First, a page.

Tobacco could cure cancer

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Tobacco could be the basis of the latest method to fight against cancer. A French scientist hopes that by using a particular variety of the plant he can produce treatments for curbing the illness.

Alain Tissier, a biologist, plans to use molecules from tobacco plants to create a cheaper, more effective way of manufacturing treatments. "These molecules - taxol and taxotere - are already used in treatments for cancers of the ovary, breast, lung and prostate," said M. Tissier, who heads the Librophyt scientific research company based in Saint-Paul-lès-Durance in southern France. "They are used in chemotherapy and are essential in preventing the spread of cancerous cells."

Both molecules have traditionally been obtained from yews. But their concentration in the trees is low, which has led to them being over-exploited and almost disappearing in certain countries. Moreover, the process is expensive and time-consuming as the trees must be mature.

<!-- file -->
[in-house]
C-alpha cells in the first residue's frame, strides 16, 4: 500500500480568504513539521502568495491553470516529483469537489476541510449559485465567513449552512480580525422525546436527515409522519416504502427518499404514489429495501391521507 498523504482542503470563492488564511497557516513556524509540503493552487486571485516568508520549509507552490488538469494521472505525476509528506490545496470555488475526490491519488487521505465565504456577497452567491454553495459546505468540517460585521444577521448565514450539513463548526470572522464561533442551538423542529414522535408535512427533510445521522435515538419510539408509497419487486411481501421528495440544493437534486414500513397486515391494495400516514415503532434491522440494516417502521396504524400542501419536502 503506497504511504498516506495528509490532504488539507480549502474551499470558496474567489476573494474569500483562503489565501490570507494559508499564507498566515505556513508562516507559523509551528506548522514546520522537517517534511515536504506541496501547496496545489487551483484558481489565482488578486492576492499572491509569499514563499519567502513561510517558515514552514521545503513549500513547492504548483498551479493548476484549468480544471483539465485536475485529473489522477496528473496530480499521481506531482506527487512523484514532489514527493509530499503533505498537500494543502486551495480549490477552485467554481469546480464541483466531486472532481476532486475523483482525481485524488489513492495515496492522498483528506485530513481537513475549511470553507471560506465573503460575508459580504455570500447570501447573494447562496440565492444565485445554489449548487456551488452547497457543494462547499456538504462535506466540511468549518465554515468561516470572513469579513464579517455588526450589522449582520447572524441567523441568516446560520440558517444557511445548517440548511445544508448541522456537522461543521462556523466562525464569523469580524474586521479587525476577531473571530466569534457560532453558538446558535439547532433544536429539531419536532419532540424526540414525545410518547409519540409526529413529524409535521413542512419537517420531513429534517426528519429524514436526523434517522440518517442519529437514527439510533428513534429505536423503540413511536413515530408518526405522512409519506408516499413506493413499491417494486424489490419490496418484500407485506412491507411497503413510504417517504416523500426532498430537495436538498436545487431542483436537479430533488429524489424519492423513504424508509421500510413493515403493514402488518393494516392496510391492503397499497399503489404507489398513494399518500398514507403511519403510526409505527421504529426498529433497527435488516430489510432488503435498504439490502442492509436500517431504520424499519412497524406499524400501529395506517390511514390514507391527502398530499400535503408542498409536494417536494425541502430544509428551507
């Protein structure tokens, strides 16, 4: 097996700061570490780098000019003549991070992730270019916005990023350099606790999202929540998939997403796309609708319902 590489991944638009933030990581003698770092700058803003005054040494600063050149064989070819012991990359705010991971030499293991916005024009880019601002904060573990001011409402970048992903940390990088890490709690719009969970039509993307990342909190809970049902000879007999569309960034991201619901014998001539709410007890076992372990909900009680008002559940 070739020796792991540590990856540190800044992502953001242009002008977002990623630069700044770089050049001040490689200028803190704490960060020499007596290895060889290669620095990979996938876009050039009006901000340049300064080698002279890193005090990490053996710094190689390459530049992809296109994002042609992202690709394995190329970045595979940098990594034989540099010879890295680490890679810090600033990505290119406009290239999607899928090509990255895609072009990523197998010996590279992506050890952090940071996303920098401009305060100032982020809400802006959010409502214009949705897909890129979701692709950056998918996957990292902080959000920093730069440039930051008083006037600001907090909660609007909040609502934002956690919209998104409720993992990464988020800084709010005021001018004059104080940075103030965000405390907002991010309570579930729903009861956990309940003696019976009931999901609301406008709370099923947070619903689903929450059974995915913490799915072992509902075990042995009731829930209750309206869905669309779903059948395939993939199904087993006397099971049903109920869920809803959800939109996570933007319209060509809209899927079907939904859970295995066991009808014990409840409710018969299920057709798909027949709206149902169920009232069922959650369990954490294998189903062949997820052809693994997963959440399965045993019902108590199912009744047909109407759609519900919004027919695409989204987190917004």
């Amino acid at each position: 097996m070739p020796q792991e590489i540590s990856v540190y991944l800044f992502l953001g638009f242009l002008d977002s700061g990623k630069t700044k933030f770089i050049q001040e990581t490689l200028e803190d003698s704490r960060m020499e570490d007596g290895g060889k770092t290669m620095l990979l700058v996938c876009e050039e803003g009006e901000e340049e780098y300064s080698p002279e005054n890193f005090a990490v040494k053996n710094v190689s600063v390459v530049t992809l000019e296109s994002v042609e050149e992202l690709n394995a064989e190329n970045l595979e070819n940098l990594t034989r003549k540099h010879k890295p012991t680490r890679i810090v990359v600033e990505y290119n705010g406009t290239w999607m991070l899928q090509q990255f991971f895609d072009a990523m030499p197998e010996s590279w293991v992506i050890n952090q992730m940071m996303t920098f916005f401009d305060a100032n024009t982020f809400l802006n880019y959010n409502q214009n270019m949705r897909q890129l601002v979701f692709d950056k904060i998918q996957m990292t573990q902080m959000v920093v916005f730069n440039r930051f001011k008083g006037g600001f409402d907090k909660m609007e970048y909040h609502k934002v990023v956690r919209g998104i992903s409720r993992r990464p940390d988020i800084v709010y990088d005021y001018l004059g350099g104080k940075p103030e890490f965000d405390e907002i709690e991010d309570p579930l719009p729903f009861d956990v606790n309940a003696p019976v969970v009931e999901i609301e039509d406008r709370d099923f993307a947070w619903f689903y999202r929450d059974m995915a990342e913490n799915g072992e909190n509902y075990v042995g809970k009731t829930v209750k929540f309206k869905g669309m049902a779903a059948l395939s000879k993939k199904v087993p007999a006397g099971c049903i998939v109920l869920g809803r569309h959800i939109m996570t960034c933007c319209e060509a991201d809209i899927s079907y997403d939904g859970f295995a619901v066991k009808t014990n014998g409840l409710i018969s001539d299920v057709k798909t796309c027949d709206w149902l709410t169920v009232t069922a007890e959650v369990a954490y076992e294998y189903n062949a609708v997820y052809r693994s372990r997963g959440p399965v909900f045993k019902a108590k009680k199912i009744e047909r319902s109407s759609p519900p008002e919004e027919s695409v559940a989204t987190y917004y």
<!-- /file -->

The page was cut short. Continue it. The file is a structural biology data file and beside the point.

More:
To solve the problem, Mr Tissier uses tobacco to produce the substances instead. He will be using a wild strain of the plant, not that used by cigarette manufacturers. He chose the plant as "it already produces molecules of the grade that we require". The plant is also easy and cheap to grow, which could in turn reduce the cost of cancer treatments. "We could also ensure regular production and a regular quantity of molecules produced," he said.

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